Importing correctly with pytest

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I just got set up to use pytest with Python 2.6. It has worked well so far with the exception of handling “import” statements: I can’t seem to get pytest to respond to imports in the same way that my program does.

My directory structure is as follows:


To run, I call python from src/.

In, I import both vector and region with

from geom.region import Region
from geom.vector import Vector

In, I import region with

from geom.region import Region

These all work fine when I run the code in a standard run. However, when I call “py.test” from src/, it consistently exits with import errors.

Some Problems and My Solution Attempts

My first problem was that, when running “test/”, py.test could not “import” directly. I solved this by using the “imp” tool. In “”:

import imp
util = imp.load_source("util", "")

This works great for many files. It also seems to imply that when pytest is running “path/test/” to test “path/”, it is based in the directory “path”.

However, this fails for “”. Pytest can find and import the vector module, but it cannot locate any of vector‘s imports. The following imports (from “”) both fail when using pytest:

from geom.region import *
from region import *

These both give errors of the form

ImportError: No module named [geom.region / region]

I don’t know what to do next to solve this problem; my understanding of imports in Python is limited.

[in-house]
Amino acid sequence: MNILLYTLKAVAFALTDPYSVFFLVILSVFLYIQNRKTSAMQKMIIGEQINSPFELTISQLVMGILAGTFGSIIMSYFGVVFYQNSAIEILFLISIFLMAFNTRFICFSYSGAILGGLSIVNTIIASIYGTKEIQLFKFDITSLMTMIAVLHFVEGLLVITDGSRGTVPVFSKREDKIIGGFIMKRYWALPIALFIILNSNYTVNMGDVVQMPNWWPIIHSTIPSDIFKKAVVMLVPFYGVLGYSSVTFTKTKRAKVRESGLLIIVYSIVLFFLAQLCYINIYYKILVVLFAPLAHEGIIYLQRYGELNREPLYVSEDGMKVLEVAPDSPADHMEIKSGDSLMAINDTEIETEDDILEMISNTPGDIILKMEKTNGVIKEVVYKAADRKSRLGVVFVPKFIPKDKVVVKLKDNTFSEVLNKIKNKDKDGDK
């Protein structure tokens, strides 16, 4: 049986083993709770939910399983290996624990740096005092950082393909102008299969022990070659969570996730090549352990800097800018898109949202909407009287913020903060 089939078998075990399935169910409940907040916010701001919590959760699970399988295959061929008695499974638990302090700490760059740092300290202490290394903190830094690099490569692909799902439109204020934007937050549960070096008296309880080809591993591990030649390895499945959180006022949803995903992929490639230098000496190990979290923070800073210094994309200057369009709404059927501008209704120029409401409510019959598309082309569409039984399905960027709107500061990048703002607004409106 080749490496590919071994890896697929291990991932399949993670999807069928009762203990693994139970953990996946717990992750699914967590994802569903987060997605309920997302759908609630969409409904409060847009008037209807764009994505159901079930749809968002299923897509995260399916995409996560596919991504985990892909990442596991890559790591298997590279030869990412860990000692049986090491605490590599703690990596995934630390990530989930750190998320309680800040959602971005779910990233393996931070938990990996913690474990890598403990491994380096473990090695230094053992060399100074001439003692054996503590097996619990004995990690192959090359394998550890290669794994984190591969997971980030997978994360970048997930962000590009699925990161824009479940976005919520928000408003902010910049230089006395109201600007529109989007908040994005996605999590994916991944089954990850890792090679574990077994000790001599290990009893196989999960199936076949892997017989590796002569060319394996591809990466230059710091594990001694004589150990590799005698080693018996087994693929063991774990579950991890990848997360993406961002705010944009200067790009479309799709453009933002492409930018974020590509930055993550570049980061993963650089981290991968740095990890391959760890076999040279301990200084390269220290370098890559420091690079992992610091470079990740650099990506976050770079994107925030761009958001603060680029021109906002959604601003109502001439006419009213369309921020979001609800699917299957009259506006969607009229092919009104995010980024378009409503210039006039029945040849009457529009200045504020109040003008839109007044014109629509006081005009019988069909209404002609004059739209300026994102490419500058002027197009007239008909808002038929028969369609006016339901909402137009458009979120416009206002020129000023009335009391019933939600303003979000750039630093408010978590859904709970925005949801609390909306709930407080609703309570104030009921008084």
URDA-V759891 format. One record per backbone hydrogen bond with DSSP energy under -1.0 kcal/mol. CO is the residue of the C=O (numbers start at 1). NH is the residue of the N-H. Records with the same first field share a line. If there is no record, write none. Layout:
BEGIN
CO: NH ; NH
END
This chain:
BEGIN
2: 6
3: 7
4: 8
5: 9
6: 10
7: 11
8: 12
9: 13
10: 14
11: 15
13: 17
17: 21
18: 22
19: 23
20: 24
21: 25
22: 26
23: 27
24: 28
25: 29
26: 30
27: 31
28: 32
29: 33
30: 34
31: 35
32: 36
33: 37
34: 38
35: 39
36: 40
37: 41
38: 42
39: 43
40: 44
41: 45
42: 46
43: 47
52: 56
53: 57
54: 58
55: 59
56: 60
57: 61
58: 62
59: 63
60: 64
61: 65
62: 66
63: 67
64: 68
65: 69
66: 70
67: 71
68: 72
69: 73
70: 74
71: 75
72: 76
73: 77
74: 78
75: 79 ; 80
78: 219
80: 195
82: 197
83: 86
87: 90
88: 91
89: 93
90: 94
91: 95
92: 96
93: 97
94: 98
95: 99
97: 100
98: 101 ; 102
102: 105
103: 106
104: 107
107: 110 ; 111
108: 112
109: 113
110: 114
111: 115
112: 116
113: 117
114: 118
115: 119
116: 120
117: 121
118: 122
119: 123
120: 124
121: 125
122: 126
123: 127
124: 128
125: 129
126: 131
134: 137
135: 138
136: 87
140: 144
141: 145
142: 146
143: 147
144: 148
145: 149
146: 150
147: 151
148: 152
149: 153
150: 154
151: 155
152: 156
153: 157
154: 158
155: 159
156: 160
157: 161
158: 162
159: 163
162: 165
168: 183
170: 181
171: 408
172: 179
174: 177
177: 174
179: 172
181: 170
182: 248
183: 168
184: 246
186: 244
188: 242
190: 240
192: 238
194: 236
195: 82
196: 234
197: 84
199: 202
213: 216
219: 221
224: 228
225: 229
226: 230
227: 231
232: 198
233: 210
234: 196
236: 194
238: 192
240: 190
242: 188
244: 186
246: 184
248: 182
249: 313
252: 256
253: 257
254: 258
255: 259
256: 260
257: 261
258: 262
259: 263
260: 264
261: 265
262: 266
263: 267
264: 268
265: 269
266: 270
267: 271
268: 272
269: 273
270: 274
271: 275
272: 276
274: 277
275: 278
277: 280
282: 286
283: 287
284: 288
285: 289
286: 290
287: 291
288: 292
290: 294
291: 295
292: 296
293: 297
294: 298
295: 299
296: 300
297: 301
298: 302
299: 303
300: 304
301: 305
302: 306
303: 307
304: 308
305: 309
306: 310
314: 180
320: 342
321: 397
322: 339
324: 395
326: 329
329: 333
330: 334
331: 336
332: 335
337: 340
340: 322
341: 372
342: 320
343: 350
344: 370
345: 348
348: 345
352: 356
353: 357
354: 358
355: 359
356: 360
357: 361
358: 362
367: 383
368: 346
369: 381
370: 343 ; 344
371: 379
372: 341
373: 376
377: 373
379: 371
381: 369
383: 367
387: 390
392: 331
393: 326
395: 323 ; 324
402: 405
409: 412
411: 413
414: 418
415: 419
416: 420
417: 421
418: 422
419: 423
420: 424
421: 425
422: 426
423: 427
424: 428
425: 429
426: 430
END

What is the proper way to handle imports when using pytest?

Edit: Extremely Hacky Solution

In, I changed the import statement from

from geom.region import Region

to simply

from region import Region

This makes the import relative to the directory of “”.

Next, in “test/”, I add the directory of “” to the path as follows:

import sys, os

This enables Python to find “../” from “geom/test/”.

This works, but it seems extremely problematic because I am adding a ton of new directories to the path. What I’m looking for is either

1) An import strategy that is compatible with pytest, or

2) An option in pytest that makes it compatible with my import strategy

So I am leaving this question open for answers of these kinds.

The issue here is that Pytest walks the filesystem to discover files that contain tests, but then needs to generate a module name that will cause import to load that file. (Remember, files are not modules.)

Pytest comes up with this test package name by finding the first directory at or above the level of the file that does not include an file and declaring that the “basedir” for the module tree containing a module generated from this file. It then adds the basedir to sys.path and imports using the module name that will find that file relative to the basedir.

There are some implications of this of which you should beware:

  1. The basepath may not match your intended basepath in which case the module will have a name that doesn’t match what you would normally use. E.g., what you think of as geom.test.test_vector will actually be named just test_vector during the Pytest run because it found no in src/geom/test/ and so added that directory to sys.path.

  2. You may run into module naming collisions if two files in different directories have the same name. For example, lacking files anywhere, adding geom/test/ will conflict with test/ because both are loaded as import, with both test/ and geom/test/ in the path.